Tuesday, November 15, 2011

Combining two simple blocks


In the Midsummer Night's Dream quilt, I combined 3 different blocks (none of which were simple) to make the center medallion.  You can also combine just two simple blocks to get a really neat design.  I made a couple of baby quilts a few years ago that illustrate this, combining a simple snowball block (only 5 pieces) with plain old 9 patch blocks.  I used 1930s reproductions and muslin.  To make the Snowball blocks, I cut 25 6.5" squares of the repro fabrics and 100 2.5" squares of the muslin.  I put a square on the corner of the large square and sew from corner to corner on the little square.  I trimmed the muslin square to 1/4" seam allowance, but didn't cut the repro fabric off--I found my blocks were more accurate if I left them on.  Since I planned on machine quilting, having the extra fabric there wouldn't interfere.  For the 9 patches, I cut strips of lots of the repro fabrics and the muslin, and sewed them together with 1/3 being muslin-print-muslin, and the rest print-muslin-print, pressed all the seams toward the colored fabric, then sliced them up with a rotary cutter, and stitched the little 9 patches together.  I made plenty of them, so there were enough for two baby quilts.  The one above was given to our little grandson, William Caleb.  The one below was given to a little girl baby of a co-worker.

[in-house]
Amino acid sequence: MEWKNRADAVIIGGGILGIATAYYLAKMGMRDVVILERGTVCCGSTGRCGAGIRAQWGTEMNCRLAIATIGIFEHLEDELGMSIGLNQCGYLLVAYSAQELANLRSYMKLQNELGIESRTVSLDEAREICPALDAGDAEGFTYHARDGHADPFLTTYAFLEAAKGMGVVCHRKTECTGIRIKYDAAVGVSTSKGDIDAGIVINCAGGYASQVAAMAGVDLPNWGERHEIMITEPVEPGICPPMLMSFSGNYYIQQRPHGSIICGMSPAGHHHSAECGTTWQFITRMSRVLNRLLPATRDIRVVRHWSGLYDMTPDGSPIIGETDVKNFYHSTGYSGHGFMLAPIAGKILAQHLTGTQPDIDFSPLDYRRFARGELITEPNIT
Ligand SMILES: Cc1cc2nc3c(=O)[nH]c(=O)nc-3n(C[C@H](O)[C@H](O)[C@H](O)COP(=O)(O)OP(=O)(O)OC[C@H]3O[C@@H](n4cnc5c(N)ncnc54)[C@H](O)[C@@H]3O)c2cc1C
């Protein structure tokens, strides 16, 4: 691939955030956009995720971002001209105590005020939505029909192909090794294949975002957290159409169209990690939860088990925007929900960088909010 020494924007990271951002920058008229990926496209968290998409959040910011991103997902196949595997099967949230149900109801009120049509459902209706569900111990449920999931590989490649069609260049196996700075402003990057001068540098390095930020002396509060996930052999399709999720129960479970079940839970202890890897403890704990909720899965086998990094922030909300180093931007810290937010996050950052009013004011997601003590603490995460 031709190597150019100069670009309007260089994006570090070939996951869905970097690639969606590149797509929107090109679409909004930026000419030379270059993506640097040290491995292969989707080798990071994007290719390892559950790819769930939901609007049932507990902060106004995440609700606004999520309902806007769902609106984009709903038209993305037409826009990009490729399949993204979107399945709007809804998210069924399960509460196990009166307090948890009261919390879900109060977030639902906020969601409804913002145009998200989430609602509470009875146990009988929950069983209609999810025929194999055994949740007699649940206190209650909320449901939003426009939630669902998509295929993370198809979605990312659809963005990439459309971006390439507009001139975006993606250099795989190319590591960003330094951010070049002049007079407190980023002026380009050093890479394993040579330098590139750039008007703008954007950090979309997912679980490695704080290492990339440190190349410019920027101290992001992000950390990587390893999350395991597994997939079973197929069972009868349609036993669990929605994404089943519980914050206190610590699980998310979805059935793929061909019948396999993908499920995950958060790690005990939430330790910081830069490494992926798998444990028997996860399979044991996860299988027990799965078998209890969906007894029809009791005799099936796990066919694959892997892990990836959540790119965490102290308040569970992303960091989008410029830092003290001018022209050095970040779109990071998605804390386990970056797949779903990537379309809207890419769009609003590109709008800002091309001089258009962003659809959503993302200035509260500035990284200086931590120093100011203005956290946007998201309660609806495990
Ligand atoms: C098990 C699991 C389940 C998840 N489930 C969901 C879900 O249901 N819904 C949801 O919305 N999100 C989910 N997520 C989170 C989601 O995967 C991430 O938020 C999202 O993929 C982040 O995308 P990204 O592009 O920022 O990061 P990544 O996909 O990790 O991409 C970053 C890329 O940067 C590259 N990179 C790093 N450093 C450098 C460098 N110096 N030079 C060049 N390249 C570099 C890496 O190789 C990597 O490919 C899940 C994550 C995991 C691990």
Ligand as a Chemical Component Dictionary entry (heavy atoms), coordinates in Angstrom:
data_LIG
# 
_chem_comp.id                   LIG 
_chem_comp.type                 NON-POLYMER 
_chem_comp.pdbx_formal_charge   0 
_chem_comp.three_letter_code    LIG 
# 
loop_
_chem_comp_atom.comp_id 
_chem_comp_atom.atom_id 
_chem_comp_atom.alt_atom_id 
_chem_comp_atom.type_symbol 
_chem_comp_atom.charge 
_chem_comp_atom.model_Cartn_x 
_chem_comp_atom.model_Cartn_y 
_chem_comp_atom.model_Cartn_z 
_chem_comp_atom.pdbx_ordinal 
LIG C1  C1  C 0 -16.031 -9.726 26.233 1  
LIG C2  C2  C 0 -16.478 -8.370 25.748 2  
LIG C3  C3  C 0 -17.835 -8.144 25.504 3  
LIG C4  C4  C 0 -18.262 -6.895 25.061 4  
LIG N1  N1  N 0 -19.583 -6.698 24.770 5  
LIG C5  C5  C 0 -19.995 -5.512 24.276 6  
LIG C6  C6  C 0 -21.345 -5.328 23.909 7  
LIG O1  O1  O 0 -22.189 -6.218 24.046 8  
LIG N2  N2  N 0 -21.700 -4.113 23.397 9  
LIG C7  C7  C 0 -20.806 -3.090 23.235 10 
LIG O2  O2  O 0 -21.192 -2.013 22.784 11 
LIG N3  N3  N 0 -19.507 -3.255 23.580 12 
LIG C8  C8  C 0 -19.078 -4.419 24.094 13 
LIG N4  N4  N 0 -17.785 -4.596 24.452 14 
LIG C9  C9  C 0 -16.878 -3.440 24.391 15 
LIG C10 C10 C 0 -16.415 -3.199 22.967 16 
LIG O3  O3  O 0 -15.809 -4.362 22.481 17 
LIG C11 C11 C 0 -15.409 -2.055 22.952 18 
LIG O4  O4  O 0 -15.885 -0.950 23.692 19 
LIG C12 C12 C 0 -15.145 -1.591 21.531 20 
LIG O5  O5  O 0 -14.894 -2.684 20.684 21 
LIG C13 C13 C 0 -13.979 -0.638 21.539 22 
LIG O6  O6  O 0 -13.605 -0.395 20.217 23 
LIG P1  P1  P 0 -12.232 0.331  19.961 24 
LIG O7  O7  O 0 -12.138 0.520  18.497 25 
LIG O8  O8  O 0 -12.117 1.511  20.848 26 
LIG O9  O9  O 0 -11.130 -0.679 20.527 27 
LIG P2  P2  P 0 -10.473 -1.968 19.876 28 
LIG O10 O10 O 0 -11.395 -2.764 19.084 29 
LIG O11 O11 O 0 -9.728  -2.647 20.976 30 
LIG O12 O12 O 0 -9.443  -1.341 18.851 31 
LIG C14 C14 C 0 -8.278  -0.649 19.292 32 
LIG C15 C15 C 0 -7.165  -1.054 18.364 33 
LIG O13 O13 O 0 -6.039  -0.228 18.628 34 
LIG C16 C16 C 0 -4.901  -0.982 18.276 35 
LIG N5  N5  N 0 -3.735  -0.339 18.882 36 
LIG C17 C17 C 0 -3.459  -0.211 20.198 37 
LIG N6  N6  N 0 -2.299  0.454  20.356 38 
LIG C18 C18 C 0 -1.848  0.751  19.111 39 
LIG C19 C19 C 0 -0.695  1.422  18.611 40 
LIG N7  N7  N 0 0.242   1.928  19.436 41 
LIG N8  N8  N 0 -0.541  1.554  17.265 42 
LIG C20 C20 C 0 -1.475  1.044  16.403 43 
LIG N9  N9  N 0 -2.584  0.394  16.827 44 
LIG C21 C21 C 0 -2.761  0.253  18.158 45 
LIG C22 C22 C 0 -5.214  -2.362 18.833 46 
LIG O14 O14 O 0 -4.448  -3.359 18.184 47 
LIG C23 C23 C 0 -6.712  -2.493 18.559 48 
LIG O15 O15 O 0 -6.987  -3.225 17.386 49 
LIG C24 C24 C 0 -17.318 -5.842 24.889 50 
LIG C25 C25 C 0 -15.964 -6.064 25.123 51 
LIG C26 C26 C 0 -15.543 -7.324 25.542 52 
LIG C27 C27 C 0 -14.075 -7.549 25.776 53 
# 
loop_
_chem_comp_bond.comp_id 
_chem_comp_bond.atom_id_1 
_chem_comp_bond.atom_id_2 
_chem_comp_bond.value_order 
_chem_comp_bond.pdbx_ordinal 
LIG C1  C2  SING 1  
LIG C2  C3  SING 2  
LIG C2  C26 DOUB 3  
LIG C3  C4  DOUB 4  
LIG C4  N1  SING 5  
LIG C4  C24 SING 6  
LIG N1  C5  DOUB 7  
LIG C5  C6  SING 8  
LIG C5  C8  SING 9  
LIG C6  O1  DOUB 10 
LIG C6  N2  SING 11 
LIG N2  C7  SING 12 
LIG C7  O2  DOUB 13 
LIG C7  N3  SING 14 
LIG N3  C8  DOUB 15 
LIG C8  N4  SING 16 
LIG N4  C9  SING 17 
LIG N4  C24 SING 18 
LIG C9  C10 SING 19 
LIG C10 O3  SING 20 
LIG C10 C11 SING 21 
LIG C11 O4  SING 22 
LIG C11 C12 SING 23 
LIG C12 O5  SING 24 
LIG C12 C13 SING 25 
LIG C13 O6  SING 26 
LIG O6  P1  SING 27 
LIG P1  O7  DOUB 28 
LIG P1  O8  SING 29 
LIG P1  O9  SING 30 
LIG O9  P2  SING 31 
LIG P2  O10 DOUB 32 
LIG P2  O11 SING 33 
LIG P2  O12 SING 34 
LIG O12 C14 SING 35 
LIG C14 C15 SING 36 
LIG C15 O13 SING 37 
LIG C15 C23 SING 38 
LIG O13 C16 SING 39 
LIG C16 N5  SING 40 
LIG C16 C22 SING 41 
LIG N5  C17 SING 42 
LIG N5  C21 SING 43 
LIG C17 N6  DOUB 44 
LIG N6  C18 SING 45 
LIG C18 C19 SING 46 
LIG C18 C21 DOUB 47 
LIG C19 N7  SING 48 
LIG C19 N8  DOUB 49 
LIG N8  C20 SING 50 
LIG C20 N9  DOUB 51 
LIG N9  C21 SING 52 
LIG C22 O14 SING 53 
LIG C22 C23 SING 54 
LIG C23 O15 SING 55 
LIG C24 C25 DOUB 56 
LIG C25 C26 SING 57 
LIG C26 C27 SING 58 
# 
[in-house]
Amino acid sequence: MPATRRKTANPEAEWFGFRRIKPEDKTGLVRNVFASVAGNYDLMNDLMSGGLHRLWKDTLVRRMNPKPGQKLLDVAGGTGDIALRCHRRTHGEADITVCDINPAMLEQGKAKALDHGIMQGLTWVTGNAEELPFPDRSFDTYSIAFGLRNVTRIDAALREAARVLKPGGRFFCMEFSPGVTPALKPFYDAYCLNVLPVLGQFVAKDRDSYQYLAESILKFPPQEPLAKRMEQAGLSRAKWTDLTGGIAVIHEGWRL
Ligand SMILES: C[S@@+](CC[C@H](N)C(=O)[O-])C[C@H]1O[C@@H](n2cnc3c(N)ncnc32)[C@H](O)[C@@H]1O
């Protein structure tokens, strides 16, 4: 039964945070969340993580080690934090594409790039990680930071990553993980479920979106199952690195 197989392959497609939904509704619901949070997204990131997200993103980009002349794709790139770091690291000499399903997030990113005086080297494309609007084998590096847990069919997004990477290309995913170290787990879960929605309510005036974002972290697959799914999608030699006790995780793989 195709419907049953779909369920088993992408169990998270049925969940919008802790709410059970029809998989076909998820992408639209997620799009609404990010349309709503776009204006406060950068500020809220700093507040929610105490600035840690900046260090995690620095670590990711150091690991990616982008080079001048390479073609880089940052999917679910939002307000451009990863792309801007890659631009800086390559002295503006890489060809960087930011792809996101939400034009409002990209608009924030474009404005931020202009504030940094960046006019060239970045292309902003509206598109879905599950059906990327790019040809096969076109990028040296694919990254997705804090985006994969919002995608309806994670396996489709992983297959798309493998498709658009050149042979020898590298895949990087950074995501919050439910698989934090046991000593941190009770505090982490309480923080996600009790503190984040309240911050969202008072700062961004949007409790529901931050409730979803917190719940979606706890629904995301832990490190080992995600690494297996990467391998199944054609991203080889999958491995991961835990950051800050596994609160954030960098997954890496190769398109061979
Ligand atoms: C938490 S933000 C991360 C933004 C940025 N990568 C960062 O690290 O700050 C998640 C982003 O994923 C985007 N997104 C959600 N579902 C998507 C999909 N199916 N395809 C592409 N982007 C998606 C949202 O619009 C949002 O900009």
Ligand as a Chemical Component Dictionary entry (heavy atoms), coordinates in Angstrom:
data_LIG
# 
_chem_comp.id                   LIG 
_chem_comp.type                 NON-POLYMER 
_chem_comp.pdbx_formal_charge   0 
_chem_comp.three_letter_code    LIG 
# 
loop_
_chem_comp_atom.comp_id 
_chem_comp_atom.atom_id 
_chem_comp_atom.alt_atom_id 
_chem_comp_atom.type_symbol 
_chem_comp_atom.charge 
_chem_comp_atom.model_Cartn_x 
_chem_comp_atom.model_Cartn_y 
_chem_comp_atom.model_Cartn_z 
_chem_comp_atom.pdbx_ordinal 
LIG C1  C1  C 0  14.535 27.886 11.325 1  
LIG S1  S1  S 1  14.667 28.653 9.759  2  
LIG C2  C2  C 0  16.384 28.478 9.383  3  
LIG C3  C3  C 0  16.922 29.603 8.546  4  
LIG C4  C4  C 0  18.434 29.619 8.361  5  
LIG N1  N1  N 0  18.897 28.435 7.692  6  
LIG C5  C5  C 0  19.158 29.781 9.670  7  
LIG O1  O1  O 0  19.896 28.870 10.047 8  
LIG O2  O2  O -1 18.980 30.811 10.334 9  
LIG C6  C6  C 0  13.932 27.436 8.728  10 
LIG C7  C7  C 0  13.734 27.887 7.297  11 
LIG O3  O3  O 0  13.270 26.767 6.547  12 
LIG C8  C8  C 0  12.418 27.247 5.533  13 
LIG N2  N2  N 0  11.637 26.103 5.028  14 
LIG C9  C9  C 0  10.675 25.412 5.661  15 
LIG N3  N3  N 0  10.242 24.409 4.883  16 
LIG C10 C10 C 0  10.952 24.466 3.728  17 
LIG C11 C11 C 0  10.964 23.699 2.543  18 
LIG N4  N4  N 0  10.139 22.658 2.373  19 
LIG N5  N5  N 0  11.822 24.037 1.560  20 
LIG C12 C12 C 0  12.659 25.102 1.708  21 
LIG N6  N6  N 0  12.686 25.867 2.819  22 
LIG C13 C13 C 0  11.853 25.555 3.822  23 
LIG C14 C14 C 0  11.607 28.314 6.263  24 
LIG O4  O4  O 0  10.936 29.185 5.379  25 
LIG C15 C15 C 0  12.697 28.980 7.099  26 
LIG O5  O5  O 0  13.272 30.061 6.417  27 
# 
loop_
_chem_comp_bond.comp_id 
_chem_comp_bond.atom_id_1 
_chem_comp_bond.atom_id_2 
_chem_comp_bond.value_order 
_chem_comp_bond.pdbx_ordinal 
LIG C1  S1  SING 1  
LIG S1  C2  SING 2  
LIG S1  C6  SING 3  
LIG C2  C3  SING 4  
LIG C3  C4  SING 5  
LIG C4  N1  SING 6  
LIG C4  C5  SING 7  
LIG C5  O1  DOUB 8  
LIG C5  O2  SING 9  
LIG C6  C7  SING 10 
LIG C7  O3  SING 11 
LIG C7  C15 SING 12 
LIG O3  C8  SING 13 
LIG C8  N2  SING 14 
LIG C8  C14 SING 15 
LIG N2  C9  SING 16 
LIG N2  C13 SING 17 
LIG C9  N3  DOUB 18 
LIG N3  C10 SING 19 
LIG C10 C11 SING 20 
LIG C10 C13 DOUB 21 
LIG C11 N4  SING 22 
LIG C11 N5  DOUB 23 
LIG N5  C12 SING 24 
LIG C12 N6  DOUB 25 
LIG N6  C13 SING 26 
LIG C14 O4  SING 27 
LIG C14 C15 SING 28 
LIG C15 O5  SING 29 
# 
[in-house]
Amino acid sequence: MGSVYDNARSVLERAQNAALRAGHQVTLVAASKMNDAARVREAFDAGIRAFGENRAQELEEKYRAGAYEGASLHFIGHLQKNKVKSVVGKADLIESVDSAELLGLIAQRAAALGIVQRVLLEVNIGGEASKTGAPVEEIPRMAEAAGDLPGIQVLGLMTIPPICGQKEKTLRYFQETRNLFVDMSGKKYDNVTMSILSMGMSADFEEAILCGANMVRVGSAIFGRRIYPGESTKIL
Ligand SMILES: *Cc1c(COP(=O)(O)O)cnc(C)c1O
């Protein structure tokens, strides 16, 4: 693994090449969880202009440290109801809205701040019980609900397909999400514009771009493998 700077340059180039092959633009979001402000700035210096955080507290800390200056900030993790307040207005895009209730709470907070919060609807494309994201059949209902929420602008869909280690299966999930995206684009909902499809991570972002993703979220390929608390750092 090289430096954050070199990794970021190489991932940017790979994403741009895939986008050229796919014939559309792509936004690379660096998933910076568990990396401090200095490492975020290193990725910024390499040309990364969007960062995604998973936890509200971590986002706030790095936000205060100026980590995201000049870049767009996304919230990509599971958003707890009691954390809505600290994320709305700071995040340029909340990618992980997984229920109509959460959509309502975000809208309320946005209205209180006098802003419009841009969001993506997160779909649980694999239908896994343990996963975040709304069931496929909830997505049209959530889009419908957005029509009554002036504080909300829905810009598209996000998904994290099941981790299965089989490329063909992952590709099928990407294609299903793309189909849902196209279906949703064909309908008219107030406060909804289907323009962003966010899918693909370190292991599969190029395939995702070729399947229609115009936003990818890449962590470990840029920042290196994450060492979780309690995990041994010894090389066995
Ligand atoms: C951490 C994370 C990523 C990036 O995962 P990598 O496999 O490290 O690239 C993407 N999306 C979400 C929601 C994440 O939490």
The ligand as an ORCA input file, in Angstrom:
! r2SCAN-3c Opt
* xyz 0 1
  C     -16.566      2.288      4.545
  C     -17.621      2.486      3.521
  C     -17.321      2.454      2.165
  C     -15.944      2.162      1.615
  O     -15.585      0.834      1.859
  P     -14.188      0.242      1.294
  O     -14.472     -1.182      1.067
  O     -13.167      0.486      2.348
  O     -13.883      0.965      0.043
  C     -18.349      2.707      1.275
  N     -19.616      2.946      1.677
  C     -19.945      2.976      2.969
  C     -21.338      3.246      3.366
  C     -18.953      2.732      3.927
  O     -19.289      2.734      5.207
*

Using the cooler colors seemed to work well for a boy, and the warmer colors for the girl turned out quite pretty.

To use different blocks together, it seems to work best if the blocks have the same number of divisions in the pattern.  For instance, both of these blocks are evenly divisible by 3, basically 9 patches.  You could also use two different 4 patches, 5 patches, etc.  More on this tomorrow.

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